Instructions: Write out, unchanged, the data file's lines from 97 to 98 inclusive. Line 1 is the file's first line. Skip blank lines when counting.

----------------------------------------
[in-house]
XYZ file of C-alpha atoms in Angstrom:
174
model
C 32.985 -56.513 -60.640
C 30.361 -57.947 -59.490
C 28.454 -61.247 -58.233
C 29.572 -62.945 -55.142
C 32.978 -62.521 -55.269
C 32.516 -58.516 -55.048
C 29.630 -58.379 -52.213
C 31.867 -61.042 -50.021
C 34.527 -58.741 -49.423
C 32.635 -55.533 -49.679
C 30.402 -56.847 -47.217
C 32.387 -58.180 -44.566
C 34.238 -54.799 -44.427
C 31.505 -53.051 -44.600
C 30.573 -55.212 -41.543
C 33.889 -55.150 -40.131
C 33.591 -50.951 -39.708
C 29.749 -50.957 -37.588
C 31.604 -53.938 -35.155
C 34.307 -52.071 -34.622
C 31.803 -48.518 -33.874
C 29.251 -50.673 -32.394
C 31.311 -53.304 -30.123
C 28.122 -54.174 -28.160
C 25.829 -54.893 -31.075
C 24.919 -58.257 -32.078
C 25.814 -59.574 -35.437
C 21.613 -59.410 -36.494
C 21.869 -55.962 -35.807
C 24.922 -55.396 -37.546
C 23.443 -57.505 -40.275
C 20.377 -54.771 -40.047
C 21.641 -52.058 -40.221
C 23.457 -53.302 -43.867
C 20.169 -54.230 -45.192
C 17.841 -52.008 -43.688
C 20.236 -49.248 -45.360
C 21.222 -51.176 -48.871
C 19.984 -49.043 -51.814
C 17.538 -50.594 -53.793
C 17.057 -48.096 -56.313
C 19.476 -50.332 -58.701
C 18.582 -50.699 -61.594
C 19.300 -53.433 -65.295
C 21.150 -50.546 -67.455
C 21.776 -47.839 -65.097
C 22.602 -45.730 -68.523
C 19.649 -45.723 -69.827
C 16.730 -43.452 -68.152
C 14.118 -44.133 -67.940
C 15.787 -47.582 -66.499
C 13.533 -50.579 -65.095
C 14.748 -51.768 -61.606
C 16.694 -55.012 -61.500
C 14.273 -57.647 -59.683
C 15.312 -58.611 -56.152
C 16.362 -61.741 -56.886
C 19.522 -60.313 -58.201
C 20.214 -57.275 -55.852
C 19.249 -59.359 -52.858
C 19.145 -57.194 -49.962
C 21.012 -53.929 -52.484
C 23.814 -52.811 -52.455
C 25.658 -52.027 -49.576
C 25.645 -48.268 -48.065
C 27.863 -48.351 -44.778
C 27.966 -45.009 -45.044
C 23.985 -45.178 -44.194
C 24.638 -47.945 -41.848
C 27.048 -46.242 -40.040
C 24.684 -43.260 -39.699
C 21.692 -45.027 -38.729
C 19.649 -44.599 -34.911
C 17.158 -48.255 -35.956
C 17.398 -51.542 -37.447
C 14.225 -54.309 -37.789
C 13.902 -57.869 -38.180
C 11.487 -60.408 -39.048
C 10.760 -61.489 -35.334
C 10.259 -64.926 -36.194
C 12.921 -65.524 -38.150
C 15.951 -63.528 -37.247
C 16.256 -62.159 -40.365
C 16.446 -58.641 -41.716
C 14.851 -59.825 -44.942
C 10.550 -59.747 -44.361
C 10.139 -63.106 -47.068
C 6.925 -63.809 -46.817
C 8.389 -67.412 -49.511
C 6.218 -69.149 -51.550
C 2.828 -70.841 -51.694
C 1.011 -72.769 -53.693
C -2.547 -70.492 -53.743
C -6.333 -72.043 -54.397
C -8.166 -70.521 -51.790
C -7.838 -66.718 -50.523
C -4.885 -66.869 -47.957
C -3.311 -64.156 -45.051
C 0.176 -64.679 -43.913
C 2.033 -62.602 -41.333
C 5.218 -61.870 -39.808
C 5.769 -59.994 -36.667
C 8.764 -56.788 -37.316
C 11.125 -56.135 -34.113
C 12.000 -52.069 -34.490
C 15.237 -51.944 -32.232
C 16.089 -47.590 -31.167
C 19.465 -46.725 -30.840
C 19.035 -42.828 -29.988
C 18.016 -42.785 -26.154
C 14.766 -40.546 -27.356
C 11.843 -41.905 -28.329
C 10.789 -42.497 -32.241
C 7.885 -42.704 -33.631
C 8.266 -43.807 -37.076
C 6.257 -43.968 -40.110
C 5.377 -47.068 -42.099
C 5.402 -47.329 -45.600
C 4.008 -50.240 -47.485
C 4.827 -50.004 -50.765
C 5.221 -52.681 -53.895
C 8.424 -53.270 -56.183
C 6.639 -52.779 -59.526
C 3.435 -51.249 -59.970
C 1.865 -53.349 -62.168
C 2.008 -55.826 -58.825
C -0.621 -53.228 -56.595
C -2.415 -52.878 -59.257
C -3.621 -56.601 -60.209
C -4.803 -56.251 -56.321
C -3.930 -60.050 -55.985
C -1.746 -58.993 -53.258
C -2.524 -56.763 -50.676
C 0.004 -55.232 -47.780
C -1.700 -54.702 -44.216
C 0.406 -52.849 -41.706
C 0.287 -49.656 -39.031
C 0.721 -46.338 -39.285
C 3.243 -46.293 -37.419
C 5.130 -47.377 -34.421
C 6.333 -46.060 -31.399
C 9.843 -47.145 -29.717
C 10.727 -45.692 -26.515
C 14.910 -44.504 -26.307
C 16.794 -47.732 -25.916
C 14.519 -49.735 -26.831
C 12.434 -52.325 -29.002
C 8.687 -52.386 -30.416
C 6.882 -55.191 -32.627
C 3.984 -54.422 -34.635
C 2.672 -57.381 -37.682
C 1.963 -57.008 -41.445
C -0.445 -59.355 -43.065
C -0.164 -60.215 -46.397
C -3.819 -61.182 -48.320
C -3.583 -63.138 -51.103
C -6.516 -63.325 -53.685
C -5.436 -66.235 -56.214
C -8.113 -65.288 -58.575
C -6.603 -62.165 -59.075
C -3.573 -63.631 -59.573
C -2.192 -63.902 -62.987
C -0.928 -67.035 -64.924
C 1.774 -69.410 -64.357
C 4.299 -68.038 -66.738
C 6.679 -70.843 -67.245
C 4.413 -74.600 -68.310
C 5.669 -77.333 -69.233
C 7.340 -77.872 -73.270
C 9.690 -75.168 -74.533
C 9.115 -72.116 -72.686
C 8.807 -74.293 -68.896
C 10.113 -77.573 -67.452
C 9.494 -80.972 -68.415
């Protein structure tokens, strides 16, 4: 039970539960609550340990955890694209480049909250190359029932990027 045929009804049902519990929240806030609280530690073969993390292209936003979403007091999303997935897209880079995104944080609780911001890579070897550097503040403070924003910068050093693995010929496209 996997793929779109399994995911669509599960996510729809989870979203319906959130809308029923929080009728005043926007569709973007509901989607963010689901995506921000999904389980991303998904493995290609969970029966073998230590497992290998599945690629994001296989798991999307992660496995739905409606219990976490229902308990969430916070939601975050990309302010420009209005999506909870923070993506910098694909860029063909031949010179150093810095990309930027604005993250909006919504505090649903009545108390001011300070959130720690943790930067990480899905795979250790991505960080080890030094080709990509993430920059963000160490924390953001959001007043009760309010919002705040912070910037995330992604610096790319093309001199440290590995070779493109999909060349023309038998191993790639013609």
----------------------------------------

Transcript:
C -2.547 -70.492 -53.743
C -6.333 -72.043 -54.397